Safety and Security Assessment, Planning and Training Requirements
The law requires all licensed general acute-care hospitals, acute
psychiatric hospitals and specialty hospitals to conduct a
security and safety assessment at least annually. The law also
requires hospitals to use the assessment to develop a security
plan with measures to protect personnel, patients and visitors
from aggressive or violent behavior. The security and safety
assessment must examine trends of aggressive or violent behavior
at the facility. Hospitals must track incidents of aggressive or
violent behavior as part of the quality assessment and
improvement program, and for the purposes of developing a
security plan to deter and manage further aggressive or violent
acts of a similar nature. The plan may include, but must not be
limited to, security considerations relating to all of the
Security personnel availability
Policy and training related to appropriate responses to
Efforts to cooperate with local law enforcement regarding
violent acts in the facility
In developing this plan, hospitals are required to consider
guidelines or standards on violence in health care facilities
issued by the California Department of Public Health, the
Division of Occupational Safety and Health, and the federal
Occupational Safety and Health Administration. As part of the
security plan, hospitals are required to adopt security policies
including, but not limited to, personnel training policies
designed to protect personnel, patients and visitors from
aggressive or violent behavior. In developing the plan and
assessment, hospitals are required to consult with affected
employees, including the recognized collective bargaining agent
or agents, if any, and members of the hospital medical staff.
This consultation may occur through hospital committees. The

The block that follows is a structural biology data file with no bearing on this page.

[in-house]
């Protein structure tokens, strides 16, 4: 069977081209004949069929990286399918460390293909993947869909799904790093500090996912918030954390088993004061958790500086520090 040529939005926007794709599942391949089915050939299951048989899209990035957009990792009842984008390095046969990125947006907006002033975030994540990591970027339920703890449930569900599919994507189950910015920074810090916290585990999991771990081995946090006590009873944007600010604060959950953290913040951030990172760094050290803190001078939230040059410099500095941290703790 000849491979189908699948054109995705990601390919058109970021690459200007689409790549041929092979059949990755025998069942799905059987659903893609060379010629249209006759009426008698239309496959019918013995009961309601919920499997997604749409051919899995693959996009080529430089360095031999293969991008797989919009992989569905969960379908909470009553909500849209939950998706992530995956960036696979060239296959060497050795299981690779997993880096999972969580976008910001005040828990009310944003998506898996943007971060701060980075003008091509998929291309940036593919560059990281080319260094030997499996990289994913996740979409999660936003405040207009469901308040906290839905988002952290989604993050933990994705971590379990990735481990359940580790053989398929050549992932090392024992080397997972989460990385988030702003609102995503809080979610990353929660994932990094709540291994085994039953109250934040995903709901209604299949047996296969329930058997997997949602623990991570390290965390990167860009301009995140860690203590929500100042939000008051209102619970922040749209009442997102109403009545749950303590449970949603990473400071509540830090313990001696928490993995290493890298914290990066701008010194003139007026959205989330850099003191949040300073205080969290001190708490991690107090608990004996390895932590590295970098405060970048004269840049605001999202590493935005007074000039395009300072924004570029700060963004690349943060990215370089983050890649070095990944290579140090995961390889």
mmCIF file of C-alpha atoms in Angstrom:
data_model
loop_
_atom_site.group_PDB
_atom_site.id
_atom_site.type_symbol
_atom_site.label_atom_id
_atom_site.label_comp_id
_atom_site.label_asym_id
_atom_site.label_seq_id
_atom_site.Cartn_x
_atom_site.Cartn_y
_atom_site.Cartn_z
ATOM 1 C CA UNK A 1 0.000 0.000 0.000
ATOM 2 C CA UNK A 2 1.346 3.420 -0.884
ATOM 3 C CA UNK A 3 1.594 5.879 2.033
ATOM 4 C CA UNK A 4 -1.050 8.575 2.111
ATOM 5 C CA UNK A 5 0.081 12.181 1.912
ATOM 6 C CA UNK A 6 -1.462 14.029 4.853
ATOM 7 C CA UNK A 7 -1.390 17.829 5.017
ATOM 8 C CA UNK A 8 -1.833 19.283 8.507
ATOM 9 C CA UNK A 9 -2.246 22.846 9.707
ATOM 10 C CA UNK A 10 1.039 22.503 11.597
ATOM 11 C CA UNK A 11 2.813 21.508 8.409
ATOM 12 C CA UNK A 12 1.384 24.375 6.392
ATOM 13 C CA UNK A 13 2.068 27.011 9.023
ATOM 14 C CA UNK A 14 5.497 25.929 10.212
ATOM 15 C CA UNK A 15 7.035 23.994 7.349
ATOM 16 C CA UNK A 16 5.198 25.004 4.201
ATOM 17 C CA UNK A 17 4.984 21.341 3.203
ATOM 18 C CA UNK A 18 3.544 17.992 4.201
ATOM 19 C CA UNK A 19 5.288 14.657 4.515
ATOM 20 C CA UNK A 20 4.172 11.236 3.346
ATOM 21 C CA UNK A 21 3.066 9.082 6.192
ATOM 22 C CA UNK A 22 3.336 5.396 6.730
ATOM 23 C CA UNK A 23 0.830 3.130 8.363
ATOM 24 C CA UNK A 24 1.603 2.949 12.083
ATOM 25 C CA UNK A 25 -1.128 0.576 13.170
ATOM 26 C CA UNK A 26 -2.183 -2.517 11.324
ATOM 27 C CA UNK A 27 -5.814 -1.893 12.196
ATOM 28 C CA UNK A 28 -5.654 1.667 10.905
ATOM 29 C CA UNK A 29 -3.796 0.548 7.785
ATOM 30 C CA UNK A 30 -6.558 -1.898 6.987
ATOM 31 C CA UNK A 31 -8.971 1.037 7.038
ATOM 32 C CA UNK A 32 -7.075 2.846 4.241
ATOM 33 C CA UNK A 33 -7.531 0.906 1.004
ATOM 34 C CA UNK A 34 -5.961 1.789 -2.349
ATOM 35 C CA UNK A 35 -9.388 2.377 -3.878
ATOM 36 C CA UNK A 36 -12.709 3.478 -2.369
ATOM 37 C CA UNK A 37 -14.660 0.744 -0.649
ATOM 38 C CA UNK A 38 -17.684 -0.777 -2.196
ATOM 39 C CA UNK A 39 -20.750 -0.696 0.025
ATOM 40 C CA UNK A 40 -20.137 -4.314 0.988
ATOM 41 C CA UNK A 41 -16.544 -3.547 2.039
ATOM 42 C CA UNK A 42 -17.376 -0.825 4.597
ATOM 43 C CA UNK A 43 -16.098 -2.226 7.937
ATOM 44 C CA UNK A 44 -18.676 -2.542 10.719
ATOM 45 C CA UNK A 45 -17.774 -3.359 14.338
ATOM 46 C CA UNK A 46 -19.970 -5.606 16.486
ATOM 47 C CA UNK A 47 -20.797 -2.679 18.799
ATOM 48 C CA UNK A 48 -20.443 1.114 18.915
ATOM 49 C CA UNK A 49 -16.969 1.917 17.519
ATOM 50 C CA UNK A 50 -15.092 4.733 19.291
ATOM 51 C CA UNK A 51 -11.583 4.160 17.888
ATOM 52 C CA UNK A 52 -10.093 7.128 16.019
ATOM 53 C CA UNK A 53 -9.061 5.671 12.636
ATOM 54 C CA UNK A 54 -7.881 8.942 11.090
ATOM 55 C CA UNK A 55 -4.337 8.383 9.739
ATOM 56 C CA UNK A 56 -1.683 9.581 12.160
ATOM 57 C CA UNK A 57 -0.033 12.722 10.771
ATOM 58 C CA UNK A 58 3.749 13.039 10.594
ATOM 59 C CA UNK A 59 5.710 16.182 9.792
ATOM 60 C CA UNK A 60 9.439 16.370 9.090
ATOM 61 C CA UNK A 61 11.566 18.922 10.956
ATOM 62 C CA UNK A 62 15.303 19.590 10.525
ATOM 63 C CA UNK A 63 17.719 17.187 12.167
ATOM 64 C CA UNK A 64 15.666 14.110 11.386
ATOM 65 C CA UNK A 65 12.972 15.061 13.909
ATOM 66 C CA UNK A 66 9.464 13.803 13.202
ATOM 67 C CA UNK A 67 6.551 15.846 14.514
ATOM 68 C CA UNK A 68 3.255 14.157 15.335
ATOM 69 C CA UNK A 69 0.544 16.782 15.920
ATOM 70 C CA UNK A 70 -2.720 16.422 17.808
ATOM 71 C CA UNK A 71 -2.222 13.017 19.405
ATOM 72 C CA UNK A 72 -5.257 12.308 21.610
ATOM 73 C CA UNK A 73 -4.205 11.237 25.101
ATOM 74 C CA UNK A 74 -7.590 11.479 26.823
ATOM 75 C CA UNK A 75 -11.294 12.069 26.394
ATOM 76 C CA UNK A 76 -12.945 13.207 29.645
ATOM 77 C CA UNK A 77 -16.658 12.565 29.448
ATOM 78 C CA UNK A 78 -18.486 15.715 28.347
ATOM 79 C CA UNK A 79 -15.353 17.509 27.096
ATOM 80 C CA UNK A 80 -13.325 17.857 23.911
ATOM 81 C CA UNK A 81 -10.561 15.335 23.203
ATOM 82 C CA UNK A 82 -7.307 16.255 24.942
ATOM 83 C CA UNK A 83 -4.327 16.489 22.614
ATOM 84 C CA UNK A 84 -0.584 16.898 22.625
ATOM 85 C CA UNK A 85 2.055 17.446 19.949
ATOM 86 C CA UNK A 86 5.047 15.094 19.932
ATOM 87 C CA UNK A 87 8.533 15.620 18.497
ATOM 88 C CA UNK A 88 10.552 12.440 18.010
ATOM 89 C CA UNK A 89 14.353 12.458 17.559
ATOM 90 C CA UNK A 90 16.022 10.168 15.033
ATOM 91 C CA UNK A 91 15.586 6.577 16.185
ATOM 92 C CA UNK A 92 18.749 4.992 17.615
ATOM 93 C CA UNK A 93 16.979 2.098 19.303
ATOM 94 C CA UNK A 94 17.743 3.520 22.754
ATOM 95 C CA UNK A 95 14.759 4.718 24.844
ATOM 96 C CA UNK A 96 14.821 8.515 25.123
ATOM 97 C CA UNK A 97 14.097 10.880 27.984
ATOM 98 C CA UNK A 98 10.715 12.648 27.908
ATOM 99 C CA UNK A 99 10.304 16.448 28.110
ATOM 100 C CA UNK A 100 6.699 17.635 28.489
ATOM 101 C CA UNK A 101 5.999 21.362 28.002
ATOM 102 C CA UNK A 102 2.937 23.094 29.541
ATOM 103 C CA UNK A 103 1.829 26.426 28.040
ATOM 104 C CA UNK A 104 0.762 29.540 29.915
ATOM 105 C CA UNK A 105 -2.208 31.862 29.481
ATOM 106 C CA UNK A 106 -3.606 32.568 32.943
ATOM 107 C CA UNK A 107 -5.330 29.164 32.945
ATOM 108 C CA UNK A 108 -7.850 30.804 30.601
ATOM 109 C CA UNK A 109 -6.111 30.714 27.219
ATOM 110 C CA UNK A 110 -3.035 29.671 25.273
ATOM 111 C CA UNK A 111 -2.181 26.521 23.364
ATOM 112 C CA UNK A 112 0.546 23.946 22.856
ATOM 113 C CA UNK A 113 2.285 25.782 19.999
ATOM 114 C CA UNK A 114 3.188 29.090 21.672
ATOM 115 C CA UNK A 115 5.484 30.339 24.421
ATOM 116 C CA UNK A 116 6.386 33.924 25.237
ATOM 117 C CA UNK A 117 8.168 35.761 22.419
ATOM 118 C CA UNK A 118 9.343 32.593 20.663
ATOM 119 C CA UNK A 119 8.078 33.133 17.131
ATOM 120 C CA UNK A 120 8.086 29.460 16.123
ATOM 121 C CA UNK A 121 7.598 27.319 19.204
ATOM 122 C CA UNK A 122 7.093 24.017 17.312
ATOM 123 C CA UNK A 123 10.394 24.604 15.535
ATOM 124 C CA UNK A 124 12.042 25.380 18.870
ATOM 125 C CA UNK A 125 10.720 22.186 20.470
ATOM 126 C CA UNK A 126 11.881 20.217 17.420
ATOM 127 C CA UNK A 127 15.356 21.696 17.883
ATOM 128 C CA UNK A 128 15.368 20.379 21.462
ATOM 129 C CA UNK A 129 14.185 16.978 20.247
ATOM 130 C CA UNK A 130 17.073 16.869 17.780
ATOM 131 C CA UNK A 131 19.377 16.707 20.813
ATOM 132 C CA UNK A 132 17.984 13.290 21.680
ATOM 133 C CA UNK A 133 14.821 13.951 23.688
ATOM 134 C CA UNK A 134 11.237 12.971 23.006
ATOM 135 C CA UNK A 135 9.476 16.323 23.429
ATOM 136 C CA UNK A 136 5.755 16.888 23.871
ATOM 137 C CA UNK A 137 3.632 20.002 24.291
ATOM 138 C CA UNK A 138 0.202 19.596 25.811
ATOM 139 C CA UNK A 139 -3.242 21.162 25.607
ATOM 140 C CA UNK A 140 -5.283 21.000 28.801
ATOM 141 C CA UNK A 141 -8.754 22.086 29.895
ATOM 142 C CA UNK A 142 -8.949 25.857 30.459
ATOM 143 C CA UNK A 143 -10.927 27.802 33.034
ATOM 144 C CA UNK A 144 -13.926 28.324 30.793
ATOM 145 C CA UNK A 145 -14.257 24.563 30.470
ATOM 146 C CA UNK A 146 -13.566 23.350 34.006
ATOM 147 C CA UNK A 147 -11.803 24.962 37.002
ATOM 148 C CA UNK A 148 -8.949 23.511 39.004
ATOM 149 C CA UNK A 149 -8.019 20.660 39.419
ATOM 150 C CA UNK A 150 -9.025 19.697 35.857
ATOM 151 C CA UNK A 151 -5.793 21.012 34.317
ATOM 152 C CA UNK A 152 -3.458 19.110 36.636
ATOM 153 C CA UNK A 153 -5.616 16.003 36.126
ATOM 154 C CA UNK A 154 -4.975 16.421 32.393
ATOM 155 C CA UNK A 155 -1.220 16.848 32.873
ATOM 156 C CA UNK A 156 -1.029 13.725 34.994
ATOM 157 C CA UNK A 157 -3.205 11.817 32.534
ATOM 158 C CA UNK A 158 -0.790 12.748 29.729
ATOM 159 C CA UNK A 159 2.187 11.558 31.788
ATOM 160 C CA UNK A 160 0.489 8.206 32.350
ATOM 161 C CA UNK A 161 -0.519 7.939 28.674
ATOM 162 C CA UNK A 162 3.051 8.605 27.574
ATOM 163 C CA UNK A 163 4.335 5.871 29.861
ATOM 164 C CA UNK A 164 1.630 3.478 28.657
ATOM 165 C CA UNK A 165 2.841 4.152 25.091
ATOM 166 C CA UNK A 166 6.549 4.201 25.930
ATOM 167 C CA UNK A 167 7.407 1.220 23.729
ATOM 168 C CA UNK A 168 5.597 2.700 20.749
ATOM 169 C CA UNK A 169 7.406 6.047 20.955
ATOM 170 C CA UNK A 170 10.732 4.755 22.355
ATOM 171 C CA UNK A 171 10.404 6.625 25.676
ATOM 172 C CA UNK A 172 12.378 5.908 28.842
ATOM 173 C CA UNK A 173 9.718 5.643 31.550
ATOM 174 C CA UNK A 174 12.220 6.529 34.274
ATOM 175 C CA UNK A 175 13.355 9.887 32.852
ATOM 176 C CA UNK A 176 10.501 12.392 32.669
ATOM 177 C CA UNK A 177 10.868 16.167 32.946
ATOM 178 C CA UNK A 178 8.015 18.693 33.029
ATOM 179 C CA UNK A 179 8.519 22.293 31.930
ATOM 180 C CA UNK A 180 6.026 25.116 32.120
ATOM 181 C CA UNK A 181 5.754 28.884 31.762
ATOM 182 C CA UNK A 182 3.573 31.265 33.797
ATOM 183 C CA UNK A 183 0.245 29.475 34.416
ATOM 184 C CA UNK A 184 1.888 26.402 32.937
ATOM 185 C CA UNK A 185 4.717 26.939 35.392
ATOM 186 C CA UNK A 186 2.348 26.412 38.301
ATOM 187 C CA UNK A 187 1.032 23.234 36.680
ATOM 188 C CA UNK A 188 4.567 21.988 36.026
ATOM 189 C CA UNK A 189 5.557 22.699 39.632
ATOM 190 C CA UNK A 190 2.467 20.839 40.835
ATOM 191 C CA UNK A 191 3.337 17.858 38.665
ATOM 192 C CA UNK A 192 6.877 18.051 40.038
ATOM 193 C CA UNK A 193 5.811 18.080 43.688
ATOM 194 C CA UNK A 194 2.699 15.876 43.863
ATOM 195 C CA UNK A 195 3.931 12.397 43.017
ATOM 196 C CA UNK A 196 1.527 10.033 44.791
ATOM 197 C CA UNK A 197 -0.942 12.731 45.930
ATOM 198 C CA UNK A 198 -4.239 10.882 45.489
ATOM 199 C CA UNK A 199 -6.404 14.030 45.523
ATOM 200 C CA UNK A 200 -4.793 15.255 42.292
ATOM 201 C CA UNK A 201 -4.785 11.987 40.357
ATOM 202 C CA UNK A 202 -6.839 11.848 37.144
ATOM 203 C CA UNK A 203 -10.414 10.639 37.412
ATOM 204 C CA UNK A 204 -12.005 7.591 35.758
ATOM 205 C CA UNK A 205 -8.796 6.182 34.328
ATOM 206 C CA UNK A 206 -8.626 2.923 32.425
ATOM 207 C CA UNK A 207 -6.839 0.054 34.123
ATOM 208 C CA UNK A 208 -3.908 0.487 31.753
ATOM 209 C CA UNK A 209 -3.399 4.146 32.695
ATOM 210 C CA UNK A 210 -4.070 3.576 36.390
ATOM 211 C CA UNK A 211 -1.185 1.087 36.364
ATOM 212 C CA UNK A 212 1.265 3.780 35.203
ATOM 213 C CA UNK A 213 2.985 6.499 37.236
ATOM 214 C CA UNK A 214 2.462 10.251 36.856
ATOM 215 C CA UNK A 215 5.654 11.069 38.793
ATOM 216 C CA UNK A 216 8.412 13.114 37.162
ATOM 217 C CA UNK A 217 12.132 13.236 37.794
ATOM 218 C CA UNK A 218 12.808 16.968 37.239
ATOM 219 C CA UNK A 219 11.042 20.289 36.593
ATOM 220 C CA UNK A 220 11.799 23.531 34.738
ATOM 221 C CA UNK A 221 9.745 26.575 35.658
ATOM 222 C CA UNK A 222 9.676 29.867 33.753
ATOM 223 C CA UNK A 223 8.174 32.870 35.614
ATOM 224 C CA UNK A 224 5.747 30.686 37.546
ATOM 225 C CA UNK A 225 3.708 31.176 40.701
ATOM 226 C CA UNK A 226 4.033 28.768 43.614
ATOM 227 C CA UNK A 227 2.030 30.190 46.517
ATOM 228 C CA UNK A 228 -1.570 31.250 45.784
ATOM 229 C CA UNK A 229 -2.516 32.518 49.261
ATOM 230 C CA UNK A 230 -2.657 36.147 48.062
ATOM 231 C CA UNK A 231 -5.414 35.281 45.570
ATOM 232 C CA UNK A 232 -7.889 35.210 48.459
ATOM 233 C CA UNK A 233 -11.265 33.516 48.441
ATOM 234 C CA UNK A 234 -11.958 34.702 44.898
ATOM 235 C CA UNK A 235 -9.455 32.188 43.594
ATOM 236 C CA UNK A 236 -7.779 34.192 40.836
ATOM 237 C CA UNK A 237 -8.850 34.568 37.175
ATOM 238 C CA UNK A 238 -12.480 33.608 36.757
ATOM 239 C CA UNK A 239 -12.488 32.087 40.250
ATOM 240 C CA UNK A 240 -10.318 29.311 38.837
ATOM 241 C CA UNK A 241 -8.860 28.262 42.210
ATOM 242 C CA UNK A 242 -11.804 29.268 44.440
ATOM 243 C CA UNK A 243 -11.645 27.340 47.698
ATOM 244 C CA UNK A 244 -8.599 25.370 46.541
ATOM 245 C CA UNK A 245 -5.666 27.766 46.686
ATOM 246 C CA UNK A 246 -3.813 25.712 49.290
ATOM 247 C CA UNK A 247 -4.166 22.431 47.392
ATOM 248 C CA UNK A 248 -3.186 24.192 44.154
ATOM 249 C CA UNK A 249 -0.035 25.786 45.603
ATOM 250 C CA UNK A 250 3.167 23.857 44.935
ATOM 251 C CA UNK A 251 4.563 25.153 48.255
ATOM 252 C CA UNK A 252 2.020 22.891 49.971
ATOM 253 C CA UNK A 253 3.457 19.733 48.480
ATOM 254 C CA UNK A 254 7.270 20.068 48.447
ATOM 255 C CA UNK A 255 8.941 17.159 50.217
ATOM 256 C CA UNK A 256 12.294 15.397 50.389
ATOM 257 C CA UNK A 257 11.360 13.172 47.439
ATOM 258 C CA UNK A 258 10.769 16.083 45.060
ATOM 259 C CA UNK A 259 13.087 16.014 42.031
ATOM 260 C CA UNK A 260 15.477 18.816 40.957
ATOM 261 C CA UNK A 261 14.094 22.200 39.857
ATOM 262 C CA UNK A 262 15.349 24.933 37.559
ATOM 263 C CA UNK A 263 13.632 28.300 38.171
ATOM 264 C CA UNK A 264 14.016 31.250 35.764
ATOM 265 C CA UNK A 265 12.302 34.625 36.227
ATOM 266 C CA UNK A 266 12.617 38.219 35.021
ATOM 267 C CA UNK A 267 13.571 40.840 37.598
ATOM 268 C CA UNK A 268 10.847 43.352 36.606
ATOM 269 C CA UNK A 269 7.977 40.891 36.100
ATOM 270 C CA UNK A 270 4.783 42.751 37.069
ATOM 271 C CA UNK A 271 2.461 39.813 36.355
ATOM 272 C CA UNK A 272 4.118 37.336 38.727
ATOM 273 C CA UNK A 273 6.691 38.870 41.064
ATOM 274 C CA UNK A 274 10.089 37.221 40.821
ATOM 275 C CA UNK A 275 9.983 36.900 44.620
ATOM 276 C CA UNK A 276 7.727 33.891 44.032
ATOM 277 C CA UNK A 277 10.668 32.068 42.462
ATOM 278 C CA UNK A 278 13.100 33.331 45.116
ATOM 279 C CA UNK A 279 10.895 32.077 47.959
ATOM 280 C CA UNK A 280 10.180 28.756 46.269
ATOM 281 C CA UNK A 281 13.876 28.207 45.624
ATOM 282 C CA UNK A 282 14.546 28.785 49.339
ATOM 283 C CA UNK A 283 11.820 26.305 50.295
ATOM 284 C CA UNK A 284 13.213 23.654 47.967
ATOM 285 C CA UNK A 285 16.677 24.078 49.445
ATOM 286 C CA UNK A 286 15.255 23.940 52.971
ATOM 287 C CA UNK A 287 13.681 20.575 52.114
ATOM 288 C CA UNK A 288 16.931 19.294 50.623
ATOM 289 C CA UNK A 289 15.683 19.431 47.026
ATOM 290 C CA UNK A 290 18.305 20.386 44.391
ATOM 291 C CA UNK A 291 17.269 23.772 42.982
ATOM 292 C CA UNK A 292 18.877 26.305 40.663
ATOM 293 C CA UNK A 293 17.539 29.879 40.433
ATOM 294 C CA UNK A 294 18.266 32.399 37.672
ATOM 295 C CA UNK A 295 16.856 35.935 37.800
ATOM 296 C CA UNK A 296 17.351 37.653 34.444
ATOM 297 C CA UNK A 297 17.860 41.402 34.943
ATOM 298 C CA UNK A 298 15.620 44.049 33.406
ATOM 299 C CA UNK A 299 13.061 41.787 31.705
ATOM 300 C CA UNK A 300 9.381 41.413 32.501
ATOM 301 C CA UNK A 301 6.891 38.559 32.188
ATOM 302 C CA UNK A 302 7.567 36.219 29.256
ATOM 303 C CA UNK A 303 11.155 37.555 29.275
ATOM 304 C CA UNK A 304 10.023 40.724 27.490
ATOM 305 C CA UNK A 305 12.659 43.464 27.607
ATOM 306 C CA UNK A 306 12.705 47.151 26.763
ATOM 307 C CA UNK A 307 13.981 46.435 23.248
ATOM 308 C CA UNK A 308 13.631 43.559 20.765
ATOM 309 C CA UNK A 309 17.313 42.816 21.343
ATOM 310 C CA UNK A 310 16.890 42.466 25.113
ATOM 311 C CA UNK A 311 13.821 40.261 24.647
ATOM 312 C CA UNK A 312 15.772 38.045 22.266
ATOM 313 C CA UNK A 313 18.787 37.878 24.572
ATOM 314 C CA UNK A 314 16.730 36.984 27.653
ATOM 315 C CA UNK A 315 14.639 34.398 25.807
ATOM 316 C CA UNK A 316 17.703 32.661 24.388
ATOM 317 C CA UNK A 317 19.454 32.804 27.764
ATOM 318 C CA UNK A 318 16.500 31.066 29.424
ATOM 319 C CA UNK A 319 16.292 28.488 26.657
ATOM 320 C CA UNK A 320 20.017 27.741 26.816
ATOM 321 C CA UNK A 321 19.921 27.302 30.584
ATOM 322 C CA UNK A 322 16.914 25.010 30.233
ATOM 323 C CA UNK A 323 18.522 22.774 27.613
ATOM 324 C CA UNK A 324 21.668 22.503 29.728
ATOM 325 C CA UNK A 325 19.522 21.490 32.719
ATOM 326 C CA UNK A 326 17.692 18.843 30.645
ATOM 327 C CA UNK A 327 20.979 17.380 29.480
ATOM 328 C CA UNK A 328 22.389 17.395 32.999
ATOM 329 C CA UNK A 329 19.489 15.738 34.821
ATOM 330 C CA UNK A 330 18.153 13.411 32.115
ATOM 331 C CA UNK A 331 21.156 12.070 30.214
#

hospital committee responsible for developing the security plan
is required to be familiar with all of the following:
Role of security in hospital operations.
Protective measures, including alarms and access
Handling of disturbed patients, visitors and employees.
Identification of aggressive and violent predicting
Hospital safety and emergency preparedness.
Rudiments of documenting and reporting crimes, including, by
way of example, not disturbing a crime scene.
Hospitals are required to have sufficient personnel to provide
security pursuant to the security plan developed. Persons
regularly assigned to provide security in a hospital setting are
required to be trained regarding the role of security in hospital
operations, including the identification of aggressive and
violent predicting factors and management of violent
Any act of assault, which results in injury or involves the use
of a firearm or other dangerous weapon, against any on-duty
hospital personnel are required to be reported to the local law
enforcement agency within 72 hours of the incident (defined in
Section 240 of the Penal Code, or battery, as defined in Section
242 of the Penal Code). Any other act of assault, against any
on-duty hospital personnel, may be reported to the local law
enforcement agency within 72 hours of the incident. No health
facility or employee of a health facility who reports a known or
suspected instance of assault or battery pursuant to this section
shall be civilly or criminally liable for any report required by
this section (as defined in Section 240 of the Penal Code, or
battery, as defined in Section 242 of the Penal Code). Any
individual knowingly interfering with or obstructing the lawful
reporting process may be guilty of a misdemeanor.
All hospital employees, as well as other health care workers such
as physicians and nurse practitioners, regularly assigned to the
emergency department are required to receive education as
provided for in the security plan developed relating to the
General safety measures.
Personal safety measures.
Aggression and violence predicting factors.
Obtaining patient history from a patient with violent
Characteristics of aggressive and violent patients and
Verbal and physical maneuvers to diffuse and avoid violent
Strategies to avoid physical harm.
Appropriate use of medications as chemical restraints.
Any resources available to employees for coping with
incidents of violence, including, by way of example, critical
incident stress debriefing or employee assistance programs.
Temporary personnel are also required to be oriented to the
Hospitals are encouraged to review Health and Safety Code
Sections 1257.7 and 1257.8 to ensure compliance with this